Daily Habits To Boost Mental Health
Mental health is a vital part of your overall health. It affects the lens you view life from and impacts all areas of your life. If you have been feeling overwhelmed by the demands of life, read on for some daily habits that you can adopt to improve your mental well-being.
Mental health refers to your emotional, psychological, and social well-being. It depends on your stress level, lifestyle habits, coping abilities and social support, and affects how you think, feel, and act. It also helps determine how you handle stress, relate to others, and make healthy choices.1
In essence, your mental health impacts the lens you view life from, it affects all areas of your life. Hence, building habits for better mental health can not only make a difference in your day-to-day outlook of life but also can lead to2 :
- - improved mood
- - reduced anxiety
- - clearer thinking
- - deeper relationships
- - improved self-esteem and confidence
- - management of health conditions that are worsened by stress
Not sure where to start? Here are some daily habits you can adopt to improve your mental health :
Be kind to yourself
The demands of daily life can bring a myriad of emotions ranging from happy to stress to sadness and having a range of emotions is normal. Part of the mental well-being journey is to accept and embrace these emotions, even the ones that makes us feel uneasy, and grow from there.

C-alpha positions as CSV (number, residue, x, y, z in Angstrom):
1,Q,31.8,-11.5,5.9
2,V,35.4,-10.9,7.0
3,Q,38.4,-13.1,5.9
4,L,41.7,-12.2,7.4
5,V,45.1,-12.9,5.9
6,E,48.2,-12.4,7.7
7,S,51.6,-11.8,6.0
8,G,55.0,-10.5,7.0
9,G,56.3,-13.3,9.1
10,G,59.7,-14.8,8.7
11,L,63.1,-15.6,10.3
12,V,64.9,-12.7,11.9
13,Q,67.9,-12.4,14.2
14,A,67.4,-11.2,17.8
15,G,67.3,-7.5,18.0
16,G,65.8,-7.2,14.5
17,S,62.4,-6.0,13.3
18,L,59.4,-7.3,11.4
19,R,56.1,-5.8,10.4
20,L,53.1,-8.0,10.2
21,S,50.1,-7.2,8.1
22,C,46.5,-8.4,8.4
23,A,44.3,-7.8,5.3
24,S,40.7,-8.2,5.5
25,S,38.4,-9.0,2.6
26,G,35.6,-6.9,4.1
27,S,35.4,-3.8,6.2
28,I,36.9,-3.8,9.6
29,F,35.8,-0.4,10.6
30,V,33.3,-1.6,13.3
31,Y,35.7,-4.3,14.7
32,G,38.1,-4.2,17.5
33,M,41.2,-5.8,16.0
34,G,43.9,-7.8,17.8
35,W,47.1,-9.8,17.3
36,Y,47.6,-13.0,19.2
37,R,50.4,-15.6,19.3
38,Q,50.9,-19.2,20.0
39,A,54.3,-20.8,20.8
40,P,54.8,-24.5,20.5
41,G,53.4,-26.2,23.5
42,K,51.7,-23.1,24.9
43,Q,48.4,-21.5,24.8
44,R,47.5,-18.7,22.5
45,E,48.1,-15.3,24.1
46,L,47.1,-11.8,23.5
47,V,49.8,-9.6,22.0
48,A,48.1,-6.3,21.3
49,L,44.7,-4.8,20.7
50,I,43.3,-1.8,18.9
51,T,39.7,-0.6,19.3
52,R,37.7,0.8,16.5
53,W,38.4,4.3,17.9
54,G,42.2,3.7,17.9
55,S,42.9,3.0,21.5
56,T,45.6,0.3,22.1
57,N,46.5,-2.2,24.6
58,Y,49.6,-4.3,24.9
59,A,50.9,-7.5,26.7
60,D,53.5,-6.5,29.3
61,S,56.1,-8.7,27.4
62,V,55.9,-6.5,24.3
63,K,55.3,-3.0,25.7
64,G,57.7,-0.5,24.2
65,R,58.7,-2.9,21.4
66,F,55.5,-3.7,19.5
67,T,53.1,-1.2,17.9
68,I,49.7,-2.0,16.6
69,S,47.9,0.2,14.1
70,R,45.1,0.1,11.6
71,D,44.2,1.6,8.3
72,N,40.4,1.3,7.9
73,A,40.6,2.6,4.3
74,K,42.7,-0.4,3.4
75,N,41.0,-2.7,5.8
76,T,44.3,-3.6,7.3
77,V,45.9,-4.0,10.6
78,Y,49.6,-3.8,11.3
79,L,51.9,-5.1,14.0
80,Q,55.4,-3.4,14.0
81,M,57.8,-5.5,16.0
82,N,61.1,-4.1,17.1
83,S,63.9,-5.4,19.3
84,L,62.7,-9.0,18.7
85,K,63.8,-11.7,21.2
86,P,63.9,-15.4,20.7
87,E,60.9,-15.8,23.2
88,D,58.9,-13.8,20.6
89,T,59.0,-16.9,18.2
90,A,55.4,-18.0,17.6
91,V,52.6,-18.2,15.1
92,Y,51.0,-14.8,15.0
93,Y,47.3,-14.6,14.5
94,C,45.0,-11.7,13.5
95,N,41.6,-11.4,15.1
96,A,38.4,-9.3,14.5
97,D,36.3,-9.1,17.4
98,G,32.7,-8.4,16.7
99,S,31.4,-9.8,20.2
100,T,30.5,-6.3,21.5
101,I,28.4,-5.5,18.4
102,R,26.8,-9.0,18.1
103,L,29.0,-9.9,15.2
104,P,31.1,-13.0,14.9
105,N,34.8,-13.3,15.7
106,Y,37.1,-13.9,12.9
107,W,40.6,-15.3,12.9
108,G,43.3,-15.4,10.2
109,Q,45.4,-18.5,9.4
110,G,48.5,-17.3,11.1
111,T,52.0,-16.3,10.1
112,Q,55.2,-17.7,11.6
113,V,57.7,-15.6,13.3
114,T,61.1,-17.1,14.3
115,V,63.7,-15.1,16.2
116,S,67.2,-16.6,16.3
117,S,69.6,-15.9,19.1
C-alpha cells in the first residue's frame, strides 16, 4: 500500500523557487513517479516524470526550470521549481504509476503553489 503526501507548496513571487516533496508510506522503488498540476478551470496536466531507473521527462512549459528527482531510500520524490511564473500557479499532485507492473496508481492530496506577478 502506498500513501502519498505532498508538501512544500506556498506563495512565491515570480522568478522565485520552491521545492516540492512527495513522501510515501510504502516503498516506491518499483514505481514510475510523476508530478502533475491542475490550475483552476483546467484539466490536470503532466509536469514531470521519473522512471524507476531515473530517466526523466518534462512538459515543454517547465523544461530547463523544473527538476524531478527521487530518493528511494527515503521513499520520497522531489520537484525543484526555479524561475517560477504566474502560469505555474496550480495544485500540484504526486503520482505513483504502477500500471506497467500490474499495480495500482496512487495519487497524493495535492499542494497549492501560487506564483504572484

When caring for your mental health, it is important to treat yourself with gentleness and kindness. One of the most effective ways to alleviate stress, worry, and the general anxiety of life is to practice kindness and self-compassion. When you say affirming things to yourself and look beyond the current moment or difficult situation toward the bigger picture, it draws your attention away from what you cannot control and pushes you to focus on what you can. It also cultivates more joy and gratitude in your life and help you see your life from a different perspective.3
Stop trying to be perfect
A study found that that perfectionism in young adults has significantly increased since the 1980s due to factors such as the rise in social media, as well as the increased tendency for people to measure themselves against other people’s successes whether in school or at work.4
Perfectionism causes you to set unrealistically high standards for yourself which can carry an immense mental toll, leading to low self-worth, high stress, anxiety and even depression. It usually leads people down two paths – you’ll either get burnt out due to overwork or procrastinate endlessly because you feel that the stakes to start is too high.
If your perfectionist tendencies are affecting your life or work performance, it is important to set some ground rules for yourself. If you tend to overwork on a project, try to set a time limit and be realistic with what is feasible within the time frame, even if it is not perfect. If you get nervous whenever you encounter new projects because you want it to go perfectly, try setting small and tangible goals to get you going.